Friday, December 4, 2015

Recommended Reading for 12/4: Star Wars: Dark Times

For this week's Force Friday, I'm bringing back guest columnist and fellow Star Wars enthusiast, Brandon Borzelli, for a recommended reading for one of his favorite Star Wars series...

"For over a thousand generations, the Jedi Knights were the guardians of peace and justice in the old Republic. Before the dark times, before the Empire."

Ben Kenobi uttered these words to Luke Skywalker in the very first Star Wars film. Some thirty years later Dark Horse comics produced a comic that ran for thirty-three issues that carried that phrase, Dark Times across the top.

Over the years, between Dark Horse and Marvel, hundreds of Star Wars comics have been published, mostly dealing with the original trilogy characters. There was a lengthy run called Legacy that took place in the far future, a lengthy run called Knights of the Old Republic that covered the distant past and a ton of Clone Wars centered comics, mostly notably, Republic. Two areas were always lacking: comics around the Phantom Menace (either Obi-Wan as a padawan or as a young master to Skywalker) and comics dealing with those dark times.

At the tail end of the Republic series there were seven comics published that centered around Order 66. Most of the characters are unknown to the movies, but a prominent comic character, Quinlan Vos, got a closing arc and three other Jedi got an introduction as they survived Order 66. One such character was Dass Jennir.

When Republic ended there was a one-shot, entitled "Purge" (which is my all-time favorite Star Wars comic), immediately followed by Dark Times. These comics were all seen as a continuation of the Republic series. The comic suffered long delays throughout its run and never really found any consistent schedule. However, when binge read, the comic is even better than read as it was published. It is an absolute classic from start to finish.

The first arc is quite a departure from anything that you might expect from Star Wars. Jennir fails at assisting some locals fight off the Empire. One of the locals, Bomo, survives with Jennir only to watch as the rest of the townspeople, including Bomo's wife and young daughter, are rounded up into slavery by the Empire.

The arc is revolutionary for Star Wars because it deals heavily with slavery, child abuse, and cannibalism. It's a powerful arc without a happy ending. This arc also introduces a cast of characters that find themselves helping Jennir and Bomo in their quest to locate Bomo's family.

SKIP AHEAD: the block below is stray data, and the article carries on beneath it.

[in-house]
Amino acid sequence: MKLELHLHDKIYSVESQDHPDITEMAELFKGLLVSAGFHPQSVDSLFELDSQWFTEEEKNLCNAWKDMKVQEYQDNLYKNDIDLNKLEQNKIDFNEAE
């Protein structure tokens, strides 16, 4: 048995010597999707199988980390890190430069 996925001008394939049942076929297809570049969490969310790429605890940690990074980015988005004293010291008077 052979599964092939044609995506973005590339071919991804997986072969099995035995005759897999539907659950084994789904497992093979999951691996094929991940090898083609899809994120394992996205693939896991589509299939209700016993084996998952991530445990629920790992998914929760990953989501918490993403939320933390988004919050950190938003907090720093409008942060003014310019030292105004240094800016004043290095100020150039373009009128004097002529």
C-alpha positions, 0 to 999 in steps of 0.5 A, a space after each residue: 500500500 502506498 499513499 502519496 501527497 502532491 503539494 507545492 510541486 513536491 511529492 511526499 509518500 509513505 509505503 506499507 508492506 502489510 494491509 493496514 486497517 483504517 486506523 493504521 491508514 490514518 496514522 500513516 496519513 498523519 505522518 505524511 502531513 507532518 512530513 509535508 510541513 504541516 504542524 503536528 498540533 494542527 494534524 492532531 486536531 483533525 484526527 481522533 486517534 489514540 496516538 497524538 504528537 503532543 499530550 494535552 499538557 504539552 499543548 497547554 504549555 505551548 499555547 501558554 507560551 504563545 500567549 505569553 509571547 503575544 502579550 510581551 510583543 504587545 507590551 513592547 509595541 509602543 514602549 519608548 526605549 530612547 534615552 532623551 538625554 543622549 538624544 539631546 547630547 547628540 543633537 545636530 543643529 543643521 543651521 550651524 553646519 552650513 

Jennir and Bomo get involved with the misfits that call the ship, The Uhumele, home. In the beginning there are a wide range of characters and creatures (there is only one human) and as the series progresses the crew gets thinned out and those that are left by the end are changed in some way, physically or mentally from the beginning of the series. Jennir loses favor with the crew with his questionable actions at the conclusion of the first arc.

The second arc is appropriately named "Parallels." This arc re-introduces another surviving Jedi, K'Kruhk. It shows how he survived Order 66 and how he ended up with a bunch of padawans. While this story is unfolding we get more of Bomo with the crew of the Uhumele as they try to make a bargain with some shady characters for a mysterious case they found.

The arc is fantastic because lives are lost in dramatic ways and the two stories tie directly into each other. Bomo and company shake loose some pirates that crash on the planet that K'Kruhk is living on with his padawans. There are other little plot points in here that tie some of the Uhumele to the surviving Jedi that make this a really tightly constructed arc. The arc ends with both Bomo and K'Kruhk going on killing rampages. One gains the trust of his companions while the other completely loses the trust of his.

The tenth and eleventh issues deal with the Star Wars comic crossover, “Vector.” The two issues pit the Old Republic Jedi against Darth Vader with the crew of the Uhumele. The mini-arc has repercussions for the crew but it is otherwise an unrelated arc to the overall Dark Times story line. They are fun reads though if you like Darth Vader in action.